Tue, Jan 09, 2007 - Page 18 News List

Sports Briefs


■ Baseball
`Big Unit' agrees contract

Randy Johnson agreed to a US$26 million, two-year contract on Sunday with the Arizona Diamondbacks, with only physicals and final approvals remaining to complete his trade from the New York Yankees back to Arizona. Johnson was scheduled to take a physical yesterday and the trade probably will be finalized today. Arizona general manager Josh Byrnes confirmed the agreement but otherwise declined comment until after the medical information is reviewed. New York, which acquired the left-handed pitcher from Arizona two years ago, would receive reliever Luis Vizcaino, minor league right-handers Ross Ohlendorf and Steven Jackson and minor league shortstop Alberto Gonzalez in exchange.

■ Boxing

Fans can greet `Greatest'

Fans of Muhammad Ali can send personal greetings to the boxing great on his 65th birthday next week. Well-wishers can leave a message through the Muhammad Ali Center's Web site or get a picture taken with a birthday banner at the center on Jan. 17. School classes and groups are being encouraged to send group photos with signs or banners expressing their regards. Ali, who is suffering from Parkinson's disease, doesn't plan to attend the celebration, center spokeswoman Jeanie Kahnke said. The photos and greetings will become part of the center's archives.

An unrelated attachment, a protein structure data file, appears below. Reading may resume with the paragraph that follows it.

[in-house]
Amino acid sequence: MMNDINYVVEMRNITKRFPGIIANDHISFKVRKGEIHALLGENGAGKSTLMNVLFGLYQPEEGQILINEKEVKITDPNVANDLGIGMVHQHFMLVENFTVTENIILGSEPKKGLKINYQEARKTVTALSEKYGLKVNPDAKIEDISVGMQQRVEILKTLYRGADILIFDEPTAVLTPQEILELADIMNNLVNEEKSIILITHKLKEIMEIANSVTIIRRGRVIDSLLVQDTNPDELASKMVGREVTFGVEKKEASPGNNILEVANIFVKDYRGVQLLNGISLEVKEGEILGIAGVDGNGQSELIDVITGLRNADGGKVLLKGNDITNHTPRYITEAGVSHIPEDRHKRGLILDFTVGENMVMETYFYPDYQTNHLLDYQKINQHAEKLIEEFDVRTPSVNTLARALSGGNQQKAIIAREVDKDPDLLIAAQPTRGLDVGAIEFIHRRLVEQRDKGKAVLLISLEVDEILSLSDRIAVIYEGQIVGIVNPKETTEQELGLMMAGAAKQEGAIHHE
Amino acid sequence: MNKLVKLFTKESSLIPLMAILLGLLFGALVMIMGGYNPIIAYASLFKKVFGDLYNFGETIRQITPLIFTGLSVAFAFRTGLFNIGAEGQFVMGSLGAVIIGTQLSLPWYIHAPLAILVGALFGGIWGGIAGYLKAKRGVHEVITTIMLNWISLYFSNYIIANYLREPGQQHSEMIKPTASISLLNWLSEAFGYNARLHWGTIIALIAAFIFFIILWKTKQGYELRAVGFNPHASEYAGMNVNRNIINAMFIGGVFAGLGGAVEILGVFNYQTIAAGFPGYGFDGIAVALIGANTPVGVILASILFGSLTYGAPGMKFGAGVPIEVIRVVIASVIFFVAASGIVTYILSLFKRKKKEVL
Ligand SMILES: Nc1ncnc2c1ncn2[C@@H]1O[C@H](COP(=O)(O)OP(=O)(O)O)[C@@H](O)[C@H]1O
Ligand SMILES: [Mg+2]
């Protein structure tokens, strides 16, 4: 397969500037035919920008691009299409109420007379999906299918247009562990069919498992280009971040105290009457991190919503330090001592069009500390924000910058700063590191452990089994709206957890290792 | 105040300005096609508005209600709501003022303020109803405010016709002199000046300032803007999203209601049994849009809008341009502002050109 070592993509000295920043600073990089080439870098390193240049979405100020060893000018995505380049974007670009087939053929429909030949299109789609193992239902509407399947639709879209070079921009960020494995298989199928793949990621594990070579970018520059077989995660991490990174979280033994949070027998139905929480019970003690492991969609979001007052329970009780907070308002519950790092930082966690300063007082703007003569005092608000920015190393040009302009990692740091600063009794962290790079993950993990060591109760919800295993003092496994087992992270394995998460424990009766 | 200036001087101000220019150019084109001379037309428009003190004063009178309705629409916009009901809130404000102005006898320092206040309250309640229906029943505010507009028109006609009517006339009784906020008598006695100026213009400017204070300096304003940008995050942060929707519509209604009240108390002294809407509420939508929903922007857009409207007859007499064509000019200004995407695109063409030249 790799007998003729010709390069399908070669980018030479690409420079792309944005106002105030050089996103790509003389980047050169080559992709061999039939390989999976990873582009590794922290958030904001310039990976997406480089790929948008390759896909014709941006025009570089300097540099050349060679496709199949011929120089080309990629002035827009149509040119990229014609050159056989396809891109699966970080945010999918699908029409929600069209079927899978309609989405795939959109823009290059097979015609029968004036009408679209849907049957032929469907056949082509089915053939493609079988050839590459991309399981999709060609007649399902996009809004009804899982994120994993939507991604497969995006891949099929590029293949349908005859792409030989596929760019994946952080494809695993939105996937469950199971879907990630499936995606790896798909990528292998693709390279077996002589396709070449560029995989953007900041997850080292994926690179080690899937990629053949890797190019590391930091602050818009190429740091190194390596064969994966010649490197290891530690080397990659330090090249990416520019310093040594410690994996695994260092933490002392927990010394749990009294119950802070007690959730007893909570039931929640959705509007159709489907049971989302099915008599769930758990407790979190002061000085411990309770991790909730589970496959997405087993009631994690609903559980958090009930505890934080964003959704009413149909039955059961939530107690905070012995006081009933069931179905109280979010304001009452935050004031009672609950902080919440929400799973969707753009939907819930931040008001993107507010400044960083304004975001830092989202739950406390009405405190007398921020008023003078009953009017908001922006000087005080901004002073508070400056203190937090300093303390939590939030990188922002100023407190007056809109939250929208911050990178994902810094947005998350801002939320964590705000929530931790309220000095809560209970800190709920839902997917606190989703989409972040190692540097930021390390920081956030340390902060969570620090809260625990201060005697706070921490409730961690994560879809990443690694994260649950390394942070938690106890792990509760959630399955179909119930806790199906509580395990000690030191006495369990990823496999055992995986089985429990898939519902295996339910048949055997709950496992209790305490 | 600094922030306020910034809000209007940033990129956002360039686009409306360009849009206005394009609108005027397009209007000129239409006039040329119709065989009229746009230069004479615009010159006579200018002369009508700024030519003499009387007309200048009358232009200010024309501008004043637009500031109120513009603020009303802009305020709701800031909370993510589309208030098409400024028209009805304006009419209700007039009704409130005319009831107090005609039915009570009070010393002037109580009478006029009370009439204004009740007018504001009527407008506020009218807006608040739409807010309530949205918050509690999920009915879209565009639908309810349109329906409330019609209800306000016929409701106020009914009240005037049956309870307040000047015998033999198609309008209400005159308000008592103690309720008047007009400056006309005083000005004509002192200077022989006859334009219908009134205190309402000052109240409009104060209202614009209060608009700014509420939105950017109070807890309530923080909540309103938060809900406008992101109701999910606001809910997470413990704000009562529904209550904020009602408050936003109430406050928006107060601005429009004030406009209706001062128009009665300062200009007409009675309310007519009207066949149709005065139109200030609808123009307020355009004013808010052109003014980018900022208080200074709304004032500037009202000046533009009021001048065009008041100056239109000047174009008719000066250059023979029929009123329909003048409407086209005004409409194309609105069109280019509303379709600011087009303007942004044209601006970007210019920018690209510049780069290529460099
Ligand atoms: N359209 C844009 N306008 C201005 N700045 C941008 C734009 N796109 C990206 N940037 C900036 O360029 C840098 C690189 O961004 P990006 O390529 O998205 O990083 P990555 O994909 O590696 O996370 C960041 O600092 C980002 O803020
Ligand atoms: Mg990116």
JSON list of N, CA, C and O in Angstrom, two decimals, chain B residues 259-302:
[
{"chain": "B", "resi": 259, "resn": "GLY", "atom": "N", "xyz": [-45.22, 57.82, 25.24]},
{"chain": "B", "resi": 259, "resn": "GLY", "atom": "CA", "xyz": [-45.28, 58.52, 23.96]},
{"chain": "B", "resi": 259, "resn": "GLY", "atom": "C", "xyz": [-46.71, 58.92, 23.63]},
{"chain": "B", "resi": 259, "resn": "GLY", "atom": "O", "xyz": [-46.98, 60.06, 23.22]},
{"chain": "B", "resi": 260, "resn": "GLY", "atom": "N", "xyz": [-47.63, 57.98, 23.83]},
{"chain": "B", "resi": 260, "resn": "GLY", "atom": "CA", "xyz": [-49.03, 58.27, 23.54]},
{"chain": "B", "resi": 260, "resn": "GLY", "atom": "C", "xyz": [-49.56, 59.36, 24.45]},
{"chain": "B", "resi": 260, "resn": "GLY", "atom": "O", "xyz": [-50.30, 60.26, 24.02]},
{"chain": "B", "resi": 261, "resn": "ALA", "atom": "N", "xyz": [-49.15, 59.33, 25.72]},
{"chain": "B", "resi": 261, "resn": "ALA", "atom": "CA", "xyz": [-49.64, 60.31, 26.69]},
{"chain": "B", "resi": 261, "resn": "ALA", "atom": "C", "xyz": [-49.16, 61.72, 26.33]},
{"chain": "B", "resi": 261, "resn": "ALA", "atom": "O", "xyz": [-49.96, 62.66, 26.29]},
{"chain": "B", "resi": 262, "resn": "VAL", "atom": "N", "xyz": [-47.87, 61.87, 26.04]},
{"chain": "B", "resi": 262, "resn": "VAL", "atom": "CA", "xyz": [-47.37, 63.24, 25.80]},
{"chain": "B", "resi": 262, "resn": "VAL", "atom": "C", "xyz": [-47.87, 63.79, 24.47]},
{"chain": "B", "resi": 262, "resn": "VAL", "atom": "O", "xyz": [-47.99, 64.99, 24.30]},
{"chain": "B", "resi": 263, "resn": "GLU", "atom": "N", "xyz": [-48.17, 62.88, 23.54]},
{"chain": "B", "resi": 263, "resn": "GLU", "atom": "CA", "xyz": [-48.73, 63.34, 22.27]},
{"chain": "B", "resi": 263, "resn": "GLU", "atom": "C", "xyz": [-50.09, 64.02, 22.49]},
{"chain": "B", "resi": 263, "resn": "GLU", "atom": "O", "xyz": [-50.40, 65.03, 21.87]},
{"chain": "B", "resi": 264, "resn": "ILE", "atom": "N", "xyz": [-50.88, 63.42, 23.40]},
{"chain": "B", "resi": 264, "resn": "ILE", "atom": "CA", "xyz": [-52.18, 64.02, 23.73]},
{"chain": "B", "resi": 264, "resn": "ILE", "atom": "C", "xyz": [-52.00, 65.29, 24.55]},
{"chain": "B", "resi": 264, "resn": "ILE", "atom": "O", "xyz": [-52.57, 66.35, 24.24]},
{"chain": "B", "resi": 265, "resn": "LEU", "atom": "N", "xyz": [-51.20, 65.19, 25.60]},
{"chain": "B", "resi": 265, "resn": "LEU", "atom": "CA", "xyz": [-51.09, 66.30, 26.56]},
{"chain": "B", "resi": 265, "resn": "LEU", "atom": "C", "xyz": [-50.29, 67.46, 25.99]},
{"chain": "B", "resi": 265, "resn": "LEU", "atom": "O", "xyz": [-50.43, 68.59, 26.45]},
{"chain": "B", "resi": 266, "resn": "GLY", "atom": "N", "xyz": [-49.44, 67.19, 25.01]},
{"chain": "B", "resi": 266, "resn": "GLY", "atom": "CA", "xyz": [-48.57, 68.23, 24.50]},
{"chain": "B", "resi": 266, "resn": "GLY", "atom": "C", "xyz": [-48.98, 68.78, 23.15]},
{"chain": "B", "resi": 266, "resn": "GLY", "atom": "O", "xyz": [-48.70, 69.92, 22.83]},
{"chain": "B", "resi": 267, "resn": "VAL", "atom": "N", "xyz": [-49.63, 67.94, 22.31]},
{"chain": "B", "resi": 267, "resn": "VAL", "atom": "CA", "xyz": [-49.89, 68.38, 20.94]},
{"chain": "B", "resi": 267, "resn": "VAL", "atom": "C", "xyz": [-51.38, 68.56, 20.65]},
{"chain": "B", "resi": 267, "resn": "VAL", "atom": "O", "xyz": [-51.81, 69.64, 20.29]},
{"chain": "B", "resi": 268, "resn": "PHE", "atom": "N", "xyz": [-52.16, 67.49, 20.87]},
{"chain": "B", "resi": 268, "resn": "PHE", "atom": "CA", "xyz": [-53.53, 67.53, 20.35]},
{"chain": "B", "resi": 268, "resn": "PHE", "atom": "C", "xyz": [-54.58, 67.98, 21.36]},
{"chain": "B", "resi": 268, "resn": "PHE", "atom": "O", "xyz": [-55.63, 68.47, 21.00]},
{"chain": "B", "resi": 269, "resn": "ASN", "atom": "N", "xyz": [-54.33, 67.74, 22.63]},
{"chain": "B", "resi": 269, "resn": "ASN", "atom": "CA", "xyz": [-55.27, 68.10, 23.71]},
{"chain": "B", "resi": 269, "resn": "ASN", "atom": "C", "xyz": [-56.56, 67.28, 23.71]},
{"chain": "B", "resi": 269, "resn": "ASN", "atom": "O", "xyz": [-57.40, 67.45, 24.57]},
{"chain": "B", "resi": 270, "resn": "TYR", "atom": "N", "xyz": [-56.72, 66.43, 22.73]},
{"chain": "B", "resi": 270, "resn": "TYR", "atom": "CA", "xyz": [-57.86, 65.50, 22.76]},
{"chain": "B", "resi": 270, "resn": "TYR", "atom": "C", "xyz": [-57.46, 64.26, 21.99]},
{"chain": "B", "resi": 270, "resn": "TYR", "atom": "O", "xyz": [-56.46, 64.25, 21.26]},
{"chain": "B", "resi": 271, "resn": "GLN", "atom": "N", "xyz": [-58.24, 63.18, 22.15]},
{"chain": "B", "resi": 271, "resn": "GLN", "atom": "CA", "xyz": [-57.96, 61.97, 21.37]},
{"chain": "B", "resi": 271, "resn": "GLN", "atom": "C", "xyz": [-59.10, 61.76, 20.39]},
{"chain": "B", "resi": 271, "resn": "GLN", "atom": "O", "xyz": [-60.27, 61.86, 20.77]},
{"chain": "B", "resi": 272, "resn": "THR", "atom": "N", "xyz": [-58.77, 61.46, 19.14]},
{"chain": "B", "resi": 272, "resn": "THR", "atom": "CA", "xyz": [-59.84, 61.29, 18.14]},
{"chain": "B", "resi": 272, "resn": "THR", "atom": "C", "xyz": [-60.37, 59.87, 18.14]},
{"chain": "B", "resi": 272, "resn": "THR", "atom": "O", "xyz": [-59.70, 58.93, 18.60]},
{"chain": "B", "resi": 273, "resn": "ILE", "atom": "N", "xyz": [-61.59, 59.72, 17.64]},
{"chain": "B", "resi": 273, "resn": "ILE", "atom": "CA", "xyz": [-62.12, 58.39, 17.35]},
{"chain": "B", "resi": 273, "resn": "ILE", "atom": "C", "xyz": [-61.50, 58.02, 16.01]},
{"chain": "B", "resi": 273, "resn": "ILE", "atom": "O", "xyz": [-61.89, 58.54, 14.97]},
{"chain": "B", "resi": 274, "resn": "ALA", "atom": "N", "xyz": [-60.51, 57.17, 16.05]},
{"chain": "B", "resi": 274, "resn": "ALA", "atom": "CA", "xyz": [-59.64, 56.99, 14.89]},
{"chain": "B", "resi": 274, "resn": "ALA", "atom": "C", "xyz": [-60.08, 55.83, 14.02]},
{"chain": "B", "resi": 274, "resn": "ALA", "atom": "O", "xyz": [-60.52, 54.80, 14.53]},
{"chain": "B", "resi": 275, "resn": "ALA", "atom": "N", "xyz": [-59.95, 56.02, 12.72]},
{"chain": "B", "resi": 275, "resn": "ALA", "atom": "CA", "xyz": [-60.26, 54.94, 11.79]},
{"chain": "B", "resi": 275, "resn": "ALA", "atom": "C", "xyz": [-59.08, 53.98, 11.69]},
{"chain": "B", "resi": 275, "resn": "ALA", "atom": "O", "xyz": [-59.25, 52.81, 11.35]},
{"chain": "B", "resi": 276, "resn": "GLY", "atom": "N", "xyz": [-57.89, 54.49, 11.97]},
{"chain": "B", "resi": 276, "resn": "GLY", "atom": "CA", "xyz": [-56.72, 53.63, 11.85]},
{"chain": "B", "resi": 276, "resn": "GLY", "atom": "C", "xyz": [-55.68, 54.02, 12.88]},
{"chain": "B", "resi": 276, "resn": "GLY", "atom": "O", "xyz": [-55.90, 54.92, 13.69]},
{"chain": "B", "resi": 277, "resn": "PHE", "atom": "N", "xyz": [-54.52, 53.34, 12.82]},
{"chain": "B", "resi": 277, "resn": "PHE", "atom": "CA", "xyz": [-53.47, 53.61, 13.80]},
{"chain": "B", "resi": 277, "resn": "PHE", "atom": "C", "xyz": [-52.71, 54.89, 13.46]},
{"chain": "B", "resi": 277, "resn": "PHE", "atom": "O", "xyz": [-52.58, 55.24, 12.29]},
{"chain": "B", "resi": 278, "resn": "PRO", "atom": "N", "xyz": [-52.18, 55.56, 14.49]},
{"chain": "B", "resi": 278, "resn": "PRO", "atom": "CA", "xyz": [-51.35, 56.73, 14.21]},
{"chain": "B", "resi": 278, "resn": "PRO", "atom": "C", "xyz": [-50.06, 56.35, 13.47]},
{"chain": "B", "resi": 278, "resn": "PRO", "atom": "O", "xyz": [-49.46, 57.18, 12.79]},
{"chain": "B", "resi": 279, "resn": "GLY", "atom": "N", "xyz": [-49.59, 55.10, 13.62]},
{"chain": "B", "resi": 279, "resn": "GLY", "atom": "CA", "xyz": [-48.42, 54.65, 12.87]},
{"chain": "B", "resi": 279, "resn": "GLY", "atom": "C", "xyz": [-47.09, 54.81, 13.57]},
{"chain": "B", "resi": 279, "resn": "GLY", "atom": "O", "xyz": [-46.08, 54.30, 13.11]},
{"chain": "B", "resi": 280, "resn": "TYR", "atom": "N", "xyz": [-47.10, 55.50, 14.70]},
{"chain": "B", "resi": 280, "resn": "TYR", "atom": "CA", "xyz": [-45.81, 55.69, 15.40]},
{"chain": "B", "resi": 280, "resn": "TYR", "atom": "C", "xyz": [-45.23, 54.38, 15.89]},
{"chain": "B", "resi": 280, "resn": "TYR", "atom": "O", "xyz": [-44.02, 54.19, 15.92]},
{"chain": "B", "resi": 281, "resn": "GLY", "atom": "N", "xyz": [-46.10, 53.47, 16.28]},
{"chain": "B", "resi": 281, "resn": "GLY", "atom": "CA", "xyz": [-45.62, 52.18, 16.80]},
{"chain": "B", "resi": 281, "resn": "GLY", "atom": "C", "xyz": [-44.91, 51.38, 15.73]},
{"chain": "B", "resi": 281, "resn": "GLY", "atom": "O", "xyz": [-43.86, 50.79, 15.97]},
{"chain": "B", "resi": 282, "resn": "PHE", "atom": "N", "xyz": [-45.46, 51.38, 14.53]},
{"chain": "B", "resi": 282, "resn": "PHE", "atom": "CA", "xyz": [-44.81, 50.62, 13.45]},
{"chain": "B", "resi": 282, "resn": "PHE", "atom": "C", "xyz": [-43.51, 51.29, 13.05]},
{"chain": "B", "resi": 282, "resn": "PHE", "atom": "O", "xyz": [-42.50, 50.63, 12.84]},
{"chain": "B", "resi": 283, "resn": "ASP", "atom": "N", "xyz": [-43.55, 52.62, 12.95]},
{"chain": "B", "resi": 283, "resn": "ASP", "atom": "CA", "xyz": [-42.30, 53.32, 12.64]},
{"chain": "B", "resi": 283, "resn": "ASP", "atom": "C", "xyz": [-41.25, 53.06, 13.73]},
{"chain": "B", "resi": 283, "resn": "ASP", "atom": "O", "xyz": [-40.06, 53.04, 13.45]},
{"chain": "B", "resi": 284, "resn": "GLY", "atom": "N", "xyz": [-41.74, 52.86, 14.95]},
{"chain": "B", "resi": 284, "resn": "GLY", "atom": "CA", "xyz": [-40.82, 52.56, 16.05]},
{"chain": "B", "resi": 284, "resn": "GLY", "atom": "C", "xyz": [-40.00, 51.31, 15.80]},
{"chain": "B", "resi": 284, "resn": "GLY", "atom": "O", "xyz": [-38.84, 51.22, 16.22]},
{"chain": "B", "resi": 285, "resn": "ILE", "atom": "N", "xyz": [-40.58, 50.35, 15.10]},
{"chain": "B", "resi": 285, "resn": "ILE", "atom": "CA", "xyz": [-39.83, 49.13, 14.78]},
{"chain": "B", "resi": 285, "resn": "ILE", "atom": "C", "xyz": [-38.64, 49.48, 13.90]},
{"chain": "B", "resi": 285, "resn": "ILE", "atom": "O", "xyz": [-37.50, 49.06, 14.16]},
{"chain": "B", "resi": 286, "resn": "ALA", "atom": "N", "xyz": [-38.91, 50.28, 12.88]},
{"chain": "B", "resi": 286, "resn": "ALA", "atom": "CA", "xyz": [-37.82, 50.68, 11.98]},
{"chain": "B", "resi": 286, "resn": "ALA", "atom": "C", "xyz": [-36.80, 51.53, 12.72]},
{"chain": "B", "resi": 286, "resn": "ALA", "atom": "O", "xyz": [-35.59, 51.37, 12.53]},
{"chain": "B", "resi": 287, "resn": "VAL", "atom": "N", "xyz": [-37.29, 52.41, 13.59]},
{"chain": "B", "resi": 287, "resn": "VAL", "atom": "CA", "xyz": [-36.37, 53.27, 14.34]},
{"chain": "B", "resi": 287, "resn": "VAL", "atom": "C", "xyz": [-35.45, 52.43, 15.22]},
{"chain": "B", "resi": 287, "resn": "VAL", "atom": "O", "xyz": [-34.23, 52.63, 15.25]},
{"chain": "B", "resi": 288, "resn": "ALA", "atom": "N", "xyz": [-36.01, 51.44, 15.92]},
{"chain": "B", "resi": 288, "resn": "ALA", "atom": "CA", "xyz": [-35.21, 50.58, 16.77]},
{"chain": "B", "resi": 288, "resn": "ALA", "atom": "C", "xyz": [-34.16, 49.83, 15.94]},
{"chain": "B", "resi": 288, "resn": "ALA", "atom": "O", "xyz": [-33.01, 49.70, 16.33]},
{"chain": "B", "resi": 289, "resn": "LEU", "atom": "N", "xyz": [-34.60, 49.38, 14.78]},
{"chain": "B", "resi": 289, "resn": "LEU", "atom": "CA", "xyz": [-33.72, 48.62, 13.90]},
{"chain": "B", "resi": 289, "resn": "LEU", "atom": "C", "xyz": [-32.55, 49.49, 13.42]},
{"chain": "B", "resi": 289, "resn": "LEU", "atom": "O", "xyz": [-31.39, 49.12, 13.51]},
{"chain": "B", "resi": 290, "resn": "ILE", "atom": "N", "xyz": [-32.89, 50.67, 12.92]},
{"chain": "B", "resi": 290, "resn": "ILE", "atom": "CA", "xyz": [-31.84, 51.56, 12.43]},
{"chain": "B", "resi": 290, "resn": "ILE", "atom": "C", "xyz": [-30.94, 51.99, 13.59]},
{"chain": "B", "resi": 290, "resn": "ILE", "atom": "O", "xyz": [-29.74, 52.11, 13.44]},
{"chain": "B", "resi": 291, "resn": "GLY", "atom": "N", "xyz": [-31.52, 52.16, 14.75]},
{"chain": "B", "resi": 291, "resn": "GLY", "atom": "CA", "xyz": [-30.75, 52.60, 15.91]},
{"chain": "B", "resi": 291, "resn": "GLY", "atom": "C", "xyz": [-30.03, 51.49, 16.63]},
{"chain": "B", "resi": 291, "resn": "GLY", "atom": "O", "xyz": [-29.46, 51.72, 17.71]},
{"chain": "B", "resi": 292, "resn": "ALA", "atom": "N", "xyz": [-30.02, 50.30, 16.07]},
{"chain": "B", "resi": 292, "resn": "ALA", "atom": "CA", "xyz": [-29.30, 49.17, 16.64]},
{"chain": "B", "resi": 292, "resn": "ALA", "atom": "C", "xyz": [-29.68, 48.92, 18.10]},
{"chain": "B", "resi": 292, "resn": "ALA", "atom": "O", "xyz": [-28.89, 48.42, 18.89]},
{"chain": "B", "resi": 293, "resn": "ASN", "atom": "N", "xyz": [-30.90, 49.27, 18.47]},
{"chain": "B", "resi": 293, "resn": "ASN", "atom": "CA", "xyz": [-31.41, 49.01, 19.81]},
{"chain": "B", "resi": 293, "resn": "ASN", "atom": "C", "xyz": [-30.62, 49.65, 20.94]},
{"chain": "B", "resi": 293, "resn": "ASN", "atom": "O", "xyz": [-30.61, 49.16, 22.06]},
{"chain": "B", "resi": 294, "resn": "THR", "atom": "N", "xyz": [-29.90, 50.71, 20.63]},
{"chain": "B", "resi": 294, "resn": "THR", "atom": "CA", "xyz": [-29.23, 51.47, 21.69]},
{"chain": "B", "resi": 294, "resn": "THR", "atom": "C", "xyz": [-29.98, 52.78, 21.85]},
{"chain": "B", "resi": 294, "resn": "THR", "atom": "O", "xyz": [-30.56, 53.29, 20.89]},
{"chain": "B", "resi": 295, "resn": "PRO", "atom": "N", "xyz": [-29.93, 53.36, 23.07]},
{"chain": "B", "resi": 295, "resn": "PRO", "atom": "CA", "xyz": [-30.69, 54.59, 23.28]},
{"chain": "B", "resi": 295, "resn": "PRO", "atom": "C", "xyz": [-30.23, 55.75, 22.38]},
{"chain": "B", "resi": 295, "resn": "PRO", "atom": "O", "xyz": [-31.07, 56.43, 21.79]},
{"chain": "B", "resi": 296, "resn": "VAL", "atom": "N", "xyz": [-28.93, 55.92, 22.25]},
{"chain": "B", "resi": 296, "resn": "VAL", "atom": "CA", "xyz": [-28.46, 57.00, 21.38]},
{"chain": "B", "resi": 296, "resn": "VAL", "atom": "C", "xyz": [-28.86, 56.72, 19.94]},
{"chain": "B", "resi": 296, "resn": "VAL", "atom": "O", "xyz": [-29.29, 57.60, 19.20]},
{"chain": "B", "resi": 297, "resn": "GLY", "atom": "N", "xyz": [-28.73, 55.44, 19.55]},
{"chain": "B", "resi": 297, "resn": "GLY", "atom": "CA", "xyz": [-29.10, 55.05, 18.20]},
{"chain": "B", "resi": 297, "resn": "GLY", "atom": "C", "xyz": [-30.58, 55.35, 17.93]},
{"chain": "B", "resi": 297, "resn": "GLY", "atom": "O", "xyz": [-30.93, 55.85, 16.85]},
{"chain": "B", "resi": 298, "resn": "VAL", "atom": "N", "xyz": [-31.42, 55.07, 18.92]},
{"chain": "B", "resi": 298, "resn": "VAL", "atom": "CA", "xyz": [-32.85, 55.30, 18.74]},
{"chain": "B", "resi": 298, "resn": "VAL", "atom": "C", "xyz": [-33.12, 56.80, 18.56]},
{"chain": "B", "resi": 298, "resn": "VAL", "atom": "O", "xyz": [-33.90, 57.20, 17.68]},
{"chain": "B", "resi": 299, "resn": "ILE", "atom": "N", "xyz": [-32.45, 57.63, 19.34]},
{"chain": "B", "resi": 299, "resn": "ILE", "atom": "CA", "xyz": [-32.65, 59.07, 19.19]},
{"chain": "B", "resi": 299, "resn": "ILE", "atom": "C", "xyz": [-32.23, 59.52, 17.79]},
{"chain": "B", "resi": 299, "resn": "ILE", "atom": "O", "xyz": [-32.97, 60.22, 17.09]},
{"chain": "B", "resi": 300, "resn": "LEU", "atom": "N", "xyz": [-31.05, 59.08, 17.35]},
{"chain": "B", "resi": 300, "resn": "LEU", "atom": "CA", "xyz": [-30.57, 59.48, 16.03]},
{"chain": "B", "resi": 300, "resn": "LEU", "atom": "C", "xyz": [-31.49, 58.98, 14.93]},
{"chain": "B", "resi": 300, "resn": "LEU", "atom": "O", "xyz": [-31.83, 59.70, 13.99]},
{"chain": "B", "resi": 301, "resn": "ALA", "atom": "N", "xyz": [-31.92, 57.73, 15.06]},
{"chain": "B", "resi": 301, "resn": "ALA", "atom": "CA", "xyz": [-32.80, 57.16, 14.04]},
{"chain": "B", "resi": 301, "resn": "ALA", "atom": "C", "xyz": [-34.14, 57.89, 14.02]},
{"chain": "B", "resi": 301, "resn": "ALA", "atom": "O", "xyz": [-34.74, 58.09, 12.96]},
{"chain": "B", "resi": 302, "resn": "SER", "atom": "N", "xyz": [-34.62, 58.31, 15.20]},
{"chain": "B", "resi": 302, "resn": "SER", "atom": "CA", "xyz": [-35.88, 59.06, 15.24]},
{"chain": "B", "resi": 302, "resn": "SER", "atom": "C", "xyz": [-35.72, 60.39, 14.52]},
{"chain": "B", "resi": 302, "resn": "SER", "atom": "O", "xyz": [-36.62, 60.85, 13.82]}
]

■ Basketball

Beavers win at long last

Nobody understands the laws of probability better than players at the California Institute of Technology, renowned for its programs in science and math and for being lovable losers in its athletic programs. The Caltech Beavers, as they're known, finally won their first US college basketball match since 1996. They beat Bard College of New York 81-52 on Saturday, ending a run of 207 consecutive losses in Division III. "We expected to win a game, but not like this," coach Roy Dow said, a bit astounded at the surprisingly easy victory. Having ended that losing streak, however, they still had another to overcome; they have 245 consecutive defeats in their local league, the Southern California Intercollegiate Athletic Conference, going back almost 22 years. They haven't begun league play yet this season.

■ Nascar

Bobby Hamilton dies at 49

Bobby Hamilton, the longtime NASCAR driver who won the 2001 Talladega 500, died of cancer on Sunday. He was 49. Hamilton, who was diagnosed with head and neck cancer in February, raced in the first three truck events of last year, with a best finish of 14th at Atlanta Motor Speedway, before turning over the wheel to his son, Bobby Hamilton Jr. The senior Hamilton then started chemotherapy and radiation treatment. By August, he had returned to work at Bobby Hamilton Racing in Mount Juliet, about 30km east of Nashville, and doctors indicated his CAT scans looked good. But microscopic cancer cells remained on the right side of his neck. Hamilton drove in all of NASCAR's top three divisions, making 371 starts and winning four times in what is now the Nextel Cup series. He won 10 truck races including the 2004 championship, and one Busch Series race.

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